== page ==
Trim the trees between December and March, which is the season that growth is at a standstill. Pruning them during the growing season can easily lead to disease and insect infestation.

Prune young burr oak trees as little as possible in their first two years of growing. The roots need time to become established.

Choose the strongest vertical branch to be the central leader or trunk for the tree. Use shears to remove other shoots that grow next to it, competing with it.

Do more pruning in the second to fifth years. Cut off lateral branches that grow straight up along the central leader branch.

Climb a ladder and trim off branches that are too large. They should be less than half the diameter of the trunk.

Remove branches with V-shaped joints, which are not as strong as U-shaped ones, when the tree is five to ten years old. Use pole pruners to reach into the canopy.

Raise the burr oak's crown by cutting off limbs that face downward from the bottom of the canopy. Crown raising will improve the tree's shape and allow for clearance below.

Saw off diseased, damaged or dead limbs as soon as you spot them. Trim them at the point where they meet healthy branches.

The Average Size of Oak Trees

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The average size of mature oak trees is 50 to 70 feet tall. Oak trees live more than 200 years and take 20 to 50 years to produce the first crop of acorns. The larger and older the oak tree, then the more acorns it produces.

How to Prune Northern Red Oak

Use hand pruners to remove small stems and branches from the leader (main branch) of a young northern red oak. Cut branches a quarter inch above the bud. The bud should face the outside of the plant to force a new branch to grow outward.

Use a pruning saw or pole pruners for large branches. Make three cuts in the branch to avoid tearing the bark. The first cut should be 18 inches from the trunk on the underside of the branch at a depth that is half way through the branch. Make the next cut 2 to 3 inches above the first, cutting until the branch falls to the ground. Locate the branch collar, a small swelling coming from the trunk of the tree, and cut the remainder of the branch.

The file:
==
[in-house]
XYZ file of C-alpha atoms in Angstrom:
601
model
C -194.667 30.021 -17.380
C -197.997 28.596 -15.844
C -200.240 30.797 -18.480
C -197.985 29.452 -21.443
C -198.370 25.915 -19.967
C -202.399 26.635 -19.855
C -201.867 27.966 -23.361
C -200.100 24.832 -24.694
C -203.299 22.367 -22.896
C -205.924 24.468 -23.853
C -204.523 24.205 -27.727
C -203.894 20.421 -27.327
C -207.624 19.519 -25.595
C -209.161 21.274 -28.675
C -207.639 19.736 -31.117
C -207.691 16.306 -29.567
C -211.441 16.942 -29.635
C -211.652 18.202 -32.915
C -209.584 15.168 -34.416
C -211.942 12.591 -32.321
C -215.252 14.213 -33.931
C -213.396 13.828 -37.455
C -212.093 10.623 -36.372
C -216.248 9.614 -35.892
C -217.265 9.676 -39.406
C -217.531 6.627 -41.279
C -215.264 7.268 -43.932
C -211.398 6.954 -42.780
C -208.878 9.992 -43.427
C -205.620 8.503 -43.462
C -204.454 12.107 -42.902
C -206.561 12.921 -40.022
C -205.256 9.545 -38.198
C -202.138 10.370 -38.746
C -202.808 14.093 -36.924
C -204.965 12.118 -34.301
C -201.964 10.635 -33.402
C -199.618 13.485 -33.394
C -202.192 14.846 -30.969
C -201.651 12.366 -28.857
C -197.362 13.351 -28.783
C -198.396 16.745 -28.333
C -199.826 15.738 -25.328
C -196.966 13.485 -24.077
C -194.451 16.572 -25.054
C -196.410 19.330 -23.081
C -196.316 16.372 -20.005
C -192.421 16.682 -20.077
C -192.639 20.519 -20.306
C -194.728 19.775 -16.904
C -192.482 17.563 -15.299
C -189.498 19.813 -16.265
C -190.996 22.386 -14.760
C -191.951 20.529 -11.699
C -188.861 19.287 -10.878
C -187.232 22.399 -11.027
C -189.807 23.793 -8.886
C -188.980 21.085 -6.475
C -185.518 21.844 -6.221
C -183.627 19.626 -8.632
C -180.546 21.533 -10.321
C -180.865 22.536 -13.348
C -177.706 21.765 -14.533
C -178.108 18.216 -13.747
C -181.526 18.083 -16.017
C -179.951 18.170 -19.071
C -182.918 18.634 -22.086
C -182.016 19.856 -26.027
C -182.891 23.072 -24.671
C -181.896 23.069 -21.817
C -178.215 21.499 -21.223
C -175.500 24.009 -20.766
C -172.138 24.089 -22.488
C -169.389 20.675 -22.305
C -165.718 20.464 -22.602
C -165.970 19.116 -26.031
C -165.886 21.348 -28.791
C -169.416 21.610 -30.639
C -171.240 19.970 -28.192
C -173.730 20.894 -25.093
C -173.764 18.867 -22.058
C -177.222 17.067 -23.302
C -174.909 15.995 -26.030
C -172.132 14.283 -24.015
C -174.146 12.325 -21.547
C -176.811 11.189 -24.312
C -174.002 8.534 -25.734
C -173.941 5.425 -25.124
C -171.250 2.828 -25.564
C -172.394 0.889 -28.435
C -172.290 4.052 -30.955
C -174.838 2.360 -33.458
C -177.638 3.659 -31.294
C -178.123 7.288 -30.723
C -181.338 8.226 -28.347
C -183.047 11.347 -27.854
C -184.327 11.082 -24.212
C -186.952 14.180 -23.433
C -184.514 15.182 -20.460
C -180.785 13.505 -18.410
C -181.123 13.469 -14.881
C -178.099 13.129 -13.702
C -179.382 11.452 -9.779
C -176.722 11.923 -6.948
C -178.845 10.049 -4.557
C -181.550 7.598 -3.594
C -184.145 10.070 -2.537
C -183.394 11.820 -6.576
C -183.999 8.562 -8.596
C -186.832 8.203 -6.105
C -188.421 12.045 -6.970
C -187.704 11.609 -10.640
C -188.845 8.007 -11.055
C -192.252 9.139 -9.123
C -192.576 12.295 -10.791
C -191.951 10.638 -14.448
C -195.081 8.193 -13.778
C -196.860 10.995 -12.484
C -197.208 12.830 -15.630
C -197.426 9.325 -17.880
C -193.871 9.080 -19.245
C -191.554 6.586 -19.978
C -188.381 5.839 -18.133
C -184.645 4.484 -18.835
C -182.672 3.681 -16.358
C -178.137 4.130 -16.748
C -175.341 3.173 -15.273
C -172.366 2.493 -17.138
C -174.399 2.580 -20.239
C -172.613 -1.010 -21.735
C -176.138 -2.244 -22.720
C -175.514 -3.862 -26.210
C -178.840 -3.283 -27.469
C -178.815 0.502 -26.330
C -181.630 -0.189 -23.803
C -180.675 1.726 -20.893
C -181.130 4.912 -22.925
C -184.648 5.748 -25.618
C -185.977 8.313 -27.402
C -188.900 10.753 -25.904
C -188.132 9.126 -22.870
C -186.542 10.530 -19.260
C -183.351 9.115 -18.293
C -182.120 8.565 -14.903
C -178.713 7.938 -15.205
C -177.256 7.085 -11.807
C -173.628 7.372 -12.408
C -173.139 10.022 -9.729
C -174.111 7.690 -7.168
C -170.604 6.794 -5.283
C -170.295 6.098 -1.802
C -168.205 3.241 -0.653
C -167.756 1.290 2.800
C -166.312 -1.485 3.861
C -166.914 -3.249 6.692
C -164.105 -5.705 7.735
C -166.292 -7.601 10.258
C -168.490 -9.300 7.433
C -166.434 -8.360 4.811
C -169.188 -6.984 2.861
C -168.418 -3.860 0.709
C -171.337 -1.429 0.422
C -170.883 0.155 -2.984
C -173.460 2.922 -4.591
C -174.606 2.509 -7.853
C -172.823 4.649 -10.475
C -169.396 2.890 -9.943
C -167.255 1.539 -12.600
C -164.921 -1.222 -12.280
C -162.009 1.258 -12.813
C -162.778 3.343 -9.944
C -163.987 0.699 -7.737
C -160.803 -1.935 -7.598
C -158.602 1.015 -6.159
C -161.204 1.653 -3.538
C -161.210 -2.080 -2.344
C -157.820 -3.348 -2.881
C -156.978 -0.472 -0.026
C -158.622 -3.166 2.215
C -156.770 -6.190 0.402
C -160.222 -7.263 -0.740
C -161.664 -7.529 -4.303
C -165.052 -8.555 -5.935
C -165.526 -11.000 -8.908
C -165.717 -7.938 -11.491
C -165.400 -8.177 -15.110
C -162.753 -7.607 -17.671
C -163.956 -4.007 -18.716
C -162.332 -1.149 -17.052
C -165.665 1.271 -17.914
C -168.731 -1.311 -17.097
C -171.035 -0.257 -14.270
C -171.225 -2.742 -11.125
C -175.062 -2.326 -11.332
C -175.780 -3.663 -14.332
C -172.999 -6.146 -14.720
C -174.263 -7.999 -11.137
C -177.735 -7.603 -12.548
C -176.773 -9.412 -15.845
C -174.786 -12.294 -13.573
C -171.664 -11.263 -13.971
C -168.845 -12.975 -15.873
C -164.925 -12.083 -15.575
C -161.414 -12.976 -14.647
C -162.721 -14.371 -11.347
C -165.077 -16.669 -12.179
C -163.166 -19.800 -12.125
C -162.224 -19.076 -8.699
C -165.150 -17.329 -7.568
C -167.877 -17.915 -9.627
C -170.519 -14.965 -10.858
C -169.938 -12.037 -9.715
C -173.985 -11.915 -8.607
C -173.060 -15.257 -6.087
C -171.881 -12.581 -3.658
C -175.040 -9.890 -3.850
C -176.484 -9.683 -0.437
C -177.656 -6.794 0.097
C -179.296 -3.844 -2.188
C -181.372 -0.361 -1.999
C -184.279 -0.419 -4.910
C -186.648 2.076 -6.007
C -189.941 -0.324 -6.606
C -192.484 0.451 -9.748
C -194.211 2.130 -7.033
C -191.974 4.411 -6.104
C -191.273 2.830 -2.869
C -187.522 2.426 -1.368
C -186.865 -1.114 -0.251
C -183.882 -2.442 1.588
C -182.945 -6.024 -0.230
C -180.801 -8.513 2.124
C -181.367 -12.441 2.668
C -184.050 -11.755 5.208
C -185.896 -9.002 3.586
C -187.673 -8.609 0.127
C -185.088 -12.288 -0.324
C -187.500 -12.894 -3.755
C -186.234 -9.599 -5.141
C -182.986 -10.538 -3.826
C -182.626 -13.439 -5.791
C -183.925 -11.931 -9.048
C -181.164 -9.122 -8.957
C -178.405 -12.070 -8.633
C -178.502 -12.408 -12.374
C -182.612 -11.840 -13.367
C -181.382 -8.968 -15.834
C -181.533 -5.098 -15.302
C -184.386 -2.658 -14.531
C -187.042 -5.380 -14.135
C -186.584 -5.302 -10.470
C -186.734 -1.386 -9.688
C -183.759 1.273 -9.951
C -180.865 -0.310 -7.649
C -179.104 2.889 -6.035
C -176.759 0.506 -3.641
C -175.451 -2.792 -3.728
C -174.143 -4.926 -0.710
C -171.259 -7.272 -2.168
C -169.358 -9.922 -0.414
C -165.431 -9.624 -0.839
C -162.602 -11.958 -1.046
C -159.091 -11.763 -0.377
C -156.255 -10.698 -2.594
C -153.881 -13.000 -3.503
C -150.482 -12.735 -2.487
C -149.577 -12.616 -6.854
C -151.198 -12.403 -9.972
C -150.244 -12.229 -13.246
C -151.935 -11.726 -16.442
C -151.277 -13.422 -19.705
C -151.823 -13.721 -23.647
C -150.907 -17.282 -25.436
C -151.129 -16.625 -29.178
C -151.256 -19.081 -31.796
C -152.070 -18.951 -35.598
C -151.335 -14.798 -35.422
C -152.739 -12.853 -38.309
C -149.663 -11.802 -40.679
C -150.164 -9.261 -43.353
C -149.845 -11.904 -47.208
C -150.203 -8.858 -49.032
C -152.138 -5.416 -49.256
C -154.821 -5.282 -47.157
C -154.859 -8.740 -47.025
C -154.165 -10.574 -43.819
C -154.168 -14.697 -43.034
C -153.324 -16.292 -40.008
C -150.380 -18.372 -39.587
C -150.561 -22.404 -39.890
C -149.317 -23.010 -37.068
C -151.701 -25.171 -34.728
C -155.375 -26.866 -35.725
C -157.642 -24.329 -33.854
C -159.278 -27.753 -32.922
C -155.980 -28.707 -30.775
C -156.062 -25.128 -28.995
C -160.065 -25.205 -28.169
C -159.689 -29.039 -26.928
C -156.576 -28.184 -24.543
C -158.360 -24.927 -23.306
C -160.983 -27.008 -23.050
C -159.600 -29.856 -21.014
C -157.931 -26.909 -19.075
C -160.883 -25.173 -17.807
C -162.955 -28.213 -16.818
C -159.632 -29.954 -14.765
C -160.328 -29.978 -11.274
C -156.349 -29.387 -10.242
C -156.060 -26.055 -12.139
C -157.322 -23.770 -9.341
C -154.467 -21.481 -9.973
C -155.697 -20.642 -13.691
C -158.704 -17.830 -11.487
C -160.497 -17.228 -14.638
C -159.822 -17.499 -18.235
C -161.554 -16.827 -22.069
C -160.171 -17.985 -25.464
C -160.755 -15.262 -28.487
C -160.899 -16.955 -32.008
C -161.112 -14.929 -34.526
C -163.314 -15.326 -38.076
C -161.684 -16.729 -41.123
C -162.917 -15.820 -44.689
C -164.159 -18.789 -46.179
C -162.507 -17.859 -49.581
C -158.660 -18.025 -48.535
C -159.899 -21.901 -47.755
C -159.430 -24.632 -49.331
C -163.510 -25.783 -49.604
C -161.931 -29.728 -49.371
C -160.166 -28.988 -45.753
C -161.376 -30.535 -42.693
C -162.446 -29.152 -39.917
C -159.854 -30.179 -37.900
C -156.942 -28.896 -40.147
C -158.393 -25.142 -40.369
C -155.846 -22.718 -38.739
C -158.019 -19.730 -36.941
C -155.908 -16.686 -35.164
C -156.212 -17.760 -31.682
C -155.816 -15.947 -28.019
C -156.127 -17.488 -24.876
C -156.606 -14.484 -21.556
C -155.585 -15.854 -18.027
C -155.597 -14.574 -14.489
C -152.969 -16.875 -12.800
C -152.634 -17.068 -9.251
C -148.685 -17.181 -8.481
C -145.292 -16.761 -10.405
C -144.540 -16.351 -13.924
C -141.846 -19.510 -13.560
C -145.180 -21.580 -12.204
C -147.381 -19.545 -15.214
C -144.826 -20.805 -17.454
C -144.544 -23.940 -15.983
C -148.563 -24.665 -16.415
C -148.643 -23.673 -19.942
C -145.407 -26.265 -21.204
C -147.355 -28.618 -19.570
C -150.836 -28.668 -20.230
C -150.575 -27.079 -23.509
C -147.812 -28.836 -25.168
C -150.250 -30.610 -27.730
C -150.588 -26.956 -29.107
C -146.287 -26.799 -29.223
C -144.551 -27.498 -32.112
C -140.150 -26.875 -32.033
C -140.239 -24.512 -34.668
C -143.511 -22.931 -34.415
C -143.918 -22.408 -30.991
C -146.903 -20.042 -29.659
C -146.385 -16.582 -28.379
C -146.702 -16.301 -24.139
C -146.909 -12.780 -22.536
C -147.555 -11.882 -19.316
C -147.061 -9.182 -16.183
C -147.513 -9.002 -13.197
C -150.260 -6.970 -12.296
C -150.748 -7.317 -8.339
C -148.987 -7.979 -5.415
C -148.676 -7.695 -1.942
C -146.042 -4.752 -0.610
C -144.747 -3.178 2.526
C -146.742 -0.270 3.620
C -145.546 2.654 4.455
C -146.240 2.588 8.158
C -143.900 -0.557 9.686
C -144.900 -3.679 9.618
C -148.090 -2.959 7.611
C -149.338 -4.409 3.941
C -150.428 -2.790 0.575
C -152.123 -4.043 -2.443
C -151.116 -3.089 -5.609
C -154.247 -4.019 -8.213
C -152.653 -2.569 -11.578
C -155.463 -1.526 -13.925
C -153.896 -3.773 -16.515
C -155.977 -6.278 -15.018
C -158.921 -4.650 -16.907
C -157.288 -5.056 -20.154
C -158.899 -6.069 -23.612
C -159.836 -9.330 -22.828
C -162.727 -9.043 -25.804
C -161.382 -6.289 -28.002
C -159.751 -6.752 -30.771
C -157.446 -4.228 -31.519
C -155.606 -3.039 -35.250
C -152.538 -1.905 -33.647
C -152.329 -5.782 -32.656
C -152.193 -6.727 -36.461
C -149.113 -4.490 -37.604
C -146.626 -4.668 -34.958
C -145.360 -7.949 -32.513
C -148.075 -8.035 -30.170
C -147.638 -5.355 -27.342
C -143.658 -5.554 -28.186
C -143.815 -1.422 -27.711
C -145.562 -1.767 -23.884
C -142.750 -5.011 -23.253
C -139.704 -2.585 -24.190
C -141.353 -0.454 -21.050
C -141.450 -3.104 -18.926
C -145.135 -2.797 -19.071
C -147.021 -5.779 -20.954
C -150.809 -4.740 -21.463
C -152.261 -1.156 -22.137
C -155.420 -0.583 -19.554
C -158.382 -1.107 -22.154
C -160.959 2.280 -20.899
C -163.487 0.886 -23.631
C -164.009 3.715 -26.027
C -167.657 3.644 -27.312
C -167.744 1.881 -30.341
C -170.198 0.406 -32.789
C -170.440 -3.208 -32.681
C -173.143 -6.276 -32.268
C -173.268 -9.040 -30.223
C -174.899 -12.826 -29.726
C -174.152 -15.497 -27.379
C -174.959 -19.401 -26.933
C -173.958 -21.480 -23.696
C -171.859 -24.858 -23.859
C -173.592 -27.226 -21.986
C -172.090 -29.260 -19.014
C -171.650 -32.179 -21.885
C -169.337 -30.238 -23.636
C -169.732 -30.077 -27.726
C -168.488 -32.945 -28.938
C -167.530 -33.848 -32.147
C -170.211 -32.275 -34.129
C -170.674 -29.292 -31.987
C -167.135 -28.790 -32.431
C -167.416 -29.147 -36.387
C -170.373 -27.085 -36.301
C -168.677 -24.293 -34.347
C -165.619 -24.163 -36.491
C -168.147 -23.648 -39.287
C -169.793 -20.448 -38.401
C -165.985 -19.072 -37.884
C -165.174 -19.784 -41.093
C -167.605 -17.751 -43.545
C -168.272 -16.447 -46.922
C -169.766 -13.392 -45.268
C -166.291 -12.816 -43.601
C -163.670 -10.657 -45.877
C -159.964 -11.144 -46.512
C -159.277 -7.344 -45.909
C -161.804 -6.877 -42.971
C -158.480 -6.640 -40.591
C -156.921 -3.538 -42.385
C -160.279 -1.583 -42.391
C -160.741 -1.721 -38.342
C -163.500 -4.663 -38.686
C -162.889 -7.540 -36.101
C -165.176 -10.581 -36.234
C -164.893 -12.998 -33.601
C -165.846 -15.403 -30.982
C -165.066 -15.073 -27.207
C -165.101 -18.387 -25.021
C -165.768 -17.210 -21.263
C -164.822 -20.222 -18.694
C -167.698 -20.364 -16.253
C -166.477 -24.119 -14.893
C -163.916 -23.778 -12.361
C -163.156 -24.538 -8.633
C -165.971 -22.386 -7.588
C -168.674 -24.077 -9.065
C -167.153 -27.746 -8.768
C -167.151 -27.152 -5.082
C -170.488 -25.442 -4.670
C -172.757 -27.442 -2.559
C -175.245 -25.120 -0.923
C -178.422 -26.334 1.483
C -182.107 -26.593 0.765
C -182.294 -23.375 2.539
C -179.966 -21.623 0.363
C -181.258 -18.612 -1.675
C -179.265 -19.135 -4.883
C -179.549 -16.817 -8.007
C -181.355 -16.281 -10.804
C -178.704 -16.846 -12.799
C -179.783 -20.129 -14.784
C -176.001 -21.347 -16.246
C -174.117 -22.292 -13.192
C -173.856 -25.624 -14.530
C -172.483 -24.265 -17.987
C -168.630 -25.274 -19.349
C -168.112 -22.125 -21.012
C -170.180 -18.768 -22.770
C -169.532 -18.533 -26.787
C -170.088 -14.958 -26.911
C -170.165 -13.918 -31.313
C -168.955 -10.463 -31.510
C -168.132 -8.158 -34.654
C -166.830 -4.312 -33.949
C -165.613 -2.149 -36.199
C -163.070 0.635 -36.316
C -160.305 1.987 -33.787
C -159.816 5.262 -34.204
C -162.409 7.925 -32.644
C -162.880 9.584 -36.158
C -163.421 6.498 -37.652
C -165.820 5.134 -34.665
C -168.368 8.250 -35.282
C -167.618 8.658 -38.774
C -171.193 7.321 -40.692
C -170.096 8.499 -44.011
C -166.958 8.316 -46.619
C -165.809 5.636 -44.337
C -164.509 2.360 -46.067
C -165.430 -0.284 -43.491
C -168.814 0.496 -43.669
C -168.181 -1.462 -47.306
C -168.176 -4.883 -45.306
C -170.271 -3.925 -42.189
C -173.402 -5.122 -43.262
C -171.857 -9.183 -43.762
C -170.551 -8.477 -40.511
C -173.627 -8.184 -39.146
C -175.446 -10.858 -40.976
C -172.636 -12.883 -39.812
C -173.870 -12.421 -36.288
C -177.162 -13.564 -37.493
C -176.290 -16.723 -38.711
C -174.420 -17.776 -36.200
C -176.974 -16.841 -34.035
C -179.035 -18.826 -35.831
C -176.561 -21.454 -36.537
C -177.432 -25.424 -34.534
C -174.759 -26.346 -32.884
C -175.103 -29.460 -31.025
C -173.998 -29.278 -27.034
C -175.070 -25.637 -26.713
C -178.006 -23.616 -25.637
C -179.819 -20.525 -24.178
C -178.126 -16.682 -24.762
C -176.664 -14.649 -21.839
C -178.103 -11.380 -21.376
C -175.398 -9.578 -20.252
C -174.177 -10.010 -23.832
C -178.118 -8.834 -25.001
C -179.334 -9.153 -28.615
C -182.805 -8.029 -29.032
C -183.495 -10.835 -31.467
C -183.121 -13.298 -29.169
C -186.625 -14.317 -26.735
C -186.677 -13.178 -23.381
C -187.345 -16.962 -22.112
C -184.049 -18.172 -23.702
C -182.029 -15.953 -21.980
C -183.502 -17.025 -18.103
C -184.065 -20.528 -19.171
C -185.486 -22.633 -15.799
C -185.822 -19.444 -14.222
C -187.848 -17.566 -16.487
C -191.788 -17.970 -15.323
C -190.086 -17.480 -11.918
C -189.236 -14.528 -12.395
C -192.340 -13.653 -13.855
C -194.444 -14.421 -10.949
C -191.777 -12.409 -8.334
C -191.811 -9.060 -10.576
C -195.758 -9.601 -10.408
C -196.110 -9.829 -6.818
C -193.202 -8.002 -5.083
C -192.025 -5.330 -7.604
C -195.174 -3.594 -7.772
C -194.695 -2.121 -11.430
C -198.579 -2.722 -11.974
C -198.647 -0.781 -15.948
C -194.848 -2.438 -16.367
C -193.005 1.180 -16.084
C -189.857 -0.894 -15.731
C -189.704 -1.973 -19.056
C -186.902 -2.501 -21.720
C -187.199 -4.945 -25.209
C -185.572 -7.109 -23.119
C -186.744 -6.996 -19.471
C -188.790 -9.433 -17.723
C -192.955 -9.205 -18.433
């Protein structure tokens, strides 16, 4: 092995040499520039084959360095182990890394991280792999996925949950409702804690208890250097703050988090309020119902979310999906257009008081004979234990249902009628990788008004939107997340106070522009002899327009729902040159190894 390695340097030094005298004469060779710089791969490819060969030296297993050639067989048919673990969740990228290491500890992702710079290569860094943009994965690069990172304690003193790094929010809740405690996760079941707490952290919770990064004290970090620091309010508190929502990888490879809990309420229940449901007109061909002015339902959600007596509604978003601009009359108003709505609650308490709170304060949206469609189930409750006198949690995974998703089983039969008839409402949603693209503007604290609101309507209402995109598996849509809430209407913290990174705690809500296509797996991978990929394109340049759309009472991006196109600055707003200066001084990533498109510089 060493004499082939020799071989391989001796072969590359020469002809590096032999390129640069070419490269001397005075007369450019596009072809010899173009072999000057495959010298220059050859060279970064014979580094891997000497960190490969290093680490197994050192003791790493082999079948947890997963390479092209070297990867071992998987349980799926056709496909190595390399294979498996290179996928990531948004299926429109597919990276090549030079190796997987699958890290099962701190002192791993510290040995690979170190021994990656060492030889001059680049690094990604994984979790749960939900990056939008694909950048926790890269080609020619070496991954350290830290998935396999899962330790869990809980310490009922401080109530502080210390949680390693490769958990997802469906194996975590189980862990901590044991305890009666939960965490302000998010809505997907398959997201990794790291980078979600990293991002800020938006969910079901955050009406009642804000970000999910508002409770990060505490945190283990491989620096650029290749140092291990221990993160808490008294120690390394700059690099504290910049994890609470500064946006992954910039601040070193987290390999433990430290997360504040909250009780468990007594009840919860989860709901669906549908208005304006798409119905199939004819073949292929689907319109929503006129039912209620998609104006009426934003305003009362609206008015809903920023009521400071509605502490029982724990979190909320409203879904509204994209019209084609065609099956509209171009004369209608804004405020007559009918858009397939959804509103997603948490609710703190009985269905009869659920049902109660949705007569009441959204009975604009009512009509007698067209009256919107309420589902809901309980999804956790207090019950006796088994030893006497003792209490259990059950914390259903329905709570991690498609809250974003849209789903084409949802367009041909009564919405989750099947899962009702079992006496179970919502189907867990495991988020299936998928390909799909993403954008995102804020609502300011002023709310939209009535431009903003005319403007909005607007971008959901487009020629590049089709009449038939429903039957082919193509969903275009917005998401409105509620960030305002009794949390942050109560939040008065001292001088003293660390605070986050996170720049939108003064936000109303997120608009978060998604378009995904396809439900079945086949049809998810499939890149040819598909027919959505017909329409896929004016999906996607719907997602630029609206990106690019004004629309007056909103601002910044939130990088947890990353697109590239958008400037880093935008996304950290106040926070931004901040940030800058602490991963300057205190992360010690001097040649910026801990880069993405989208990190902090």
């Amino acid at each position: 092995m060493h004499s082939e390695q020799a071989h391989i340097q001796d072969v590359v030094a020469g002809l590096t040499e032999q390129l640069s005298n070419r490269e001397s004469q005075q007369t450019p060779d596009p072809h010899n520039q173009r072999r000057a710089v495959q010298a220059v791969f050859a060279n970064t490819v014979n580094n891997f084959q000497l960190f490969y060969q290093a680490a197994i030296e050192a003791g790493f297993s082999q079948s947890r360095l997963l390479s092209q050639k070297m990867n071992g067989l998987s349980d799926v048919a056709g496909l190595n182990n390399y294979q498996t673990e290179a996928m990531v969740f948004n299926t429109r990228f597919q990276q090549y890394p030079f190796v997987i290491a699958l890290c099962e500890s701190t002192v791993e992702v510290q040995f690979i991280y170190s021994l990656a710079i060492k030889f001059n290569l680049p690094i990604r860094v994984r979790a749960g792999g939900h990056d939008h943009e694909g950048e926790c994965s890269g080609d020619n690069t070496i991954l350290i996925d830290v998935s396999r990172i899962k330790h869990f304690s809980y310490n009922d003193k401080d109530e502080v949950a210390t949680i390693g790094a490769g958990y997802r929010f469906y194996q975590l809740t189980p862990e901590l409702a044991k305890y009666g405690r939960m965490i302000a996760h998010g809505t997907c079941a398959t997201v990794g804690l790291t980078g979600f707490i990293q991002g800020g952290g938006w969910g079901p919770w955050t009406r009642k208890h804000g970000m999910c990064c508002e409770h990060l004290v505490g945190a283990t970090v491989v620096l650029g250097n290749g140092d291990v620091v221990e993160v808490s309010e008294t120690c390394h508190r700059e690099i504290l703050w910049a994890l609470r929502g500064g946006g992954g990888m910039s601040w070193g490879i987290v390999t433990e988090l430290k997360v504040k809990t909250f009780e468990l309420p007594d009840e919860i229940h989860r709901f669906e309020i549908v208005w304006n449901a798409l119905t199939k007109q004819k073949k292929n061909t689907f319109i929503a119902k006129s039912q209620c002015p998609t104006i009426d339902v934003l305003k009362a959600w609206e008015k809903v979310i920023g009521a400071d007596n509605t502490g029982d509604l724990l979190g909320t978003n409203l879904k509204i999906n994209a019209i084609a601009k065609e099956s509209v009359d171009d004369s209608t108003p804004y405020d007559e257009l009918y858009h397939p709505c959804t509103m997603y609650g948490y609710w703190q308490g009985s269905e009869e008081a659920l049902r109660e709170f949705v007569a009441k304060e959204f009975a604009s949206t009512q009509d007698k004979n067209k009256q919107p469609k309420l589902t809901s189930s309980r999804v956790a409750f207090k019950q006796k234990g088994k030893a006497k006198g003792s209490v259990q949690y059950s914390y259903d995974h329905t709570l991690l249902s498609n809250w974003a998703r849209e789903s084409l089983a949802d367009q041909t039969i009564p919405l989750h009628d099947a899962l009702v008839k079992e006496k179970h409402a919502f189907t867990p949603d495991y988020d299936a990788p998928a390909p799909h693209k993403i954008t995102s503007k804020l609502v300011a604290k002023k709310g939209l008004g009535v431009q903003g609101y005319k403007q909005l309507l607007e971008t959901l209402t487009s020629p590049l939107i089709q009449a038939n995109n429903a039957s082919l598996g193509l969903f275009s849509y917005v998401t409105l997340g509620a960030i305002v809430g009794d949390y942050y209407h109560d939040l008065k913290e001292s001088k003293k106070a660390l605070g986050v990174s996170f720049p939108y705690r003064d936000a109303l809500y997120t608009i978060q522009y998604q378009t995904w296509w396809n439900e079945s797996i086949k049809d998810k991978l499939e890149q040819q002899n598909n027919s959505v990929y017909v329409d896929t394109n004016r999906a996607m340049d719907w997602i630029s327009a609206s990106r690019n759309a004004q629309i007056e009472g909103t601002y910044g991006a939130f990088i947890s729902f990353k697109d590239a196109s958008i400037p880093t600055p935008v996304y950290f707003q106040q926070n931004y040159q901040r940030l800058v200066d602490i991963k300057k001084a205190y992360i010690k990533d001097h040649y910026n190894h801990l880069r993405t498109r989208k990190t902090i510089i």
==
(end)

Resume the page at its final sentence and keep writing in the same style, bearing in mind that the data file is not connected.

Apply latex wound sealant to prevent insect damage. Use the wood chipper to grind branches into mulch. This mulch can be added directly to garden beds or placed into a compost bin to breakdown and used in gardens. Clean pruners before using on the next tree to avoid transmitting possible diseases.

How to Do an Oak Tree Acorn Float Test

How to Plant Burr Oak Tree Acorns

What Is the Weight of White Oak Wood?

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White oak wood is commonly known as a strong wood and excellent for building as it is able to be drilled and retain its shape and durability.


White oak wood averages between 45 to 47 pounds per cubic foot. It is considered a relatively heavy wood.

Height and Diameter

Average height for white oak trees are 60 to 100 feet. Average diameters are 4 to 6 feet.


White oak is found primarily on the east coast of the United States reaching up into southeastern Canada.


White oak is best used as a dry building material. Moisture will distort the shape of wood by bending it. Dry white oak will appear to be straight, heavy and hard.

How to Feed Oak Trees

Layer a 20 percent nitrogen fertilizer from your local gardening store. Use roughly 15 pounds per 1,000 square feet, but this amount may vary depending on your climate or the brand of fertilizer.

Use the trowel or small shovel to dig small holes that around 8 inches deep and about 6 inches in diameter. Dig a hole every 2 feet around the tree, in the same area as the drip line. The drip line is where rainwater drops off the tips of the branches and hits the ground. Add fertilizer into these holes, distributing it equally.

Backfill the holes with the dirt removed. Soak them each with water if no rainfall is coming within a couple of weeks. Water each fertilizer hole with about 20 gallons of water.

Apply fertilizer on top of the ground if you absolutely cannot dig holes around the tree. Add it around the tree in the same amount, and do this before a rainfall or with irrigation. Doing this will not work as effectively as digging the holes.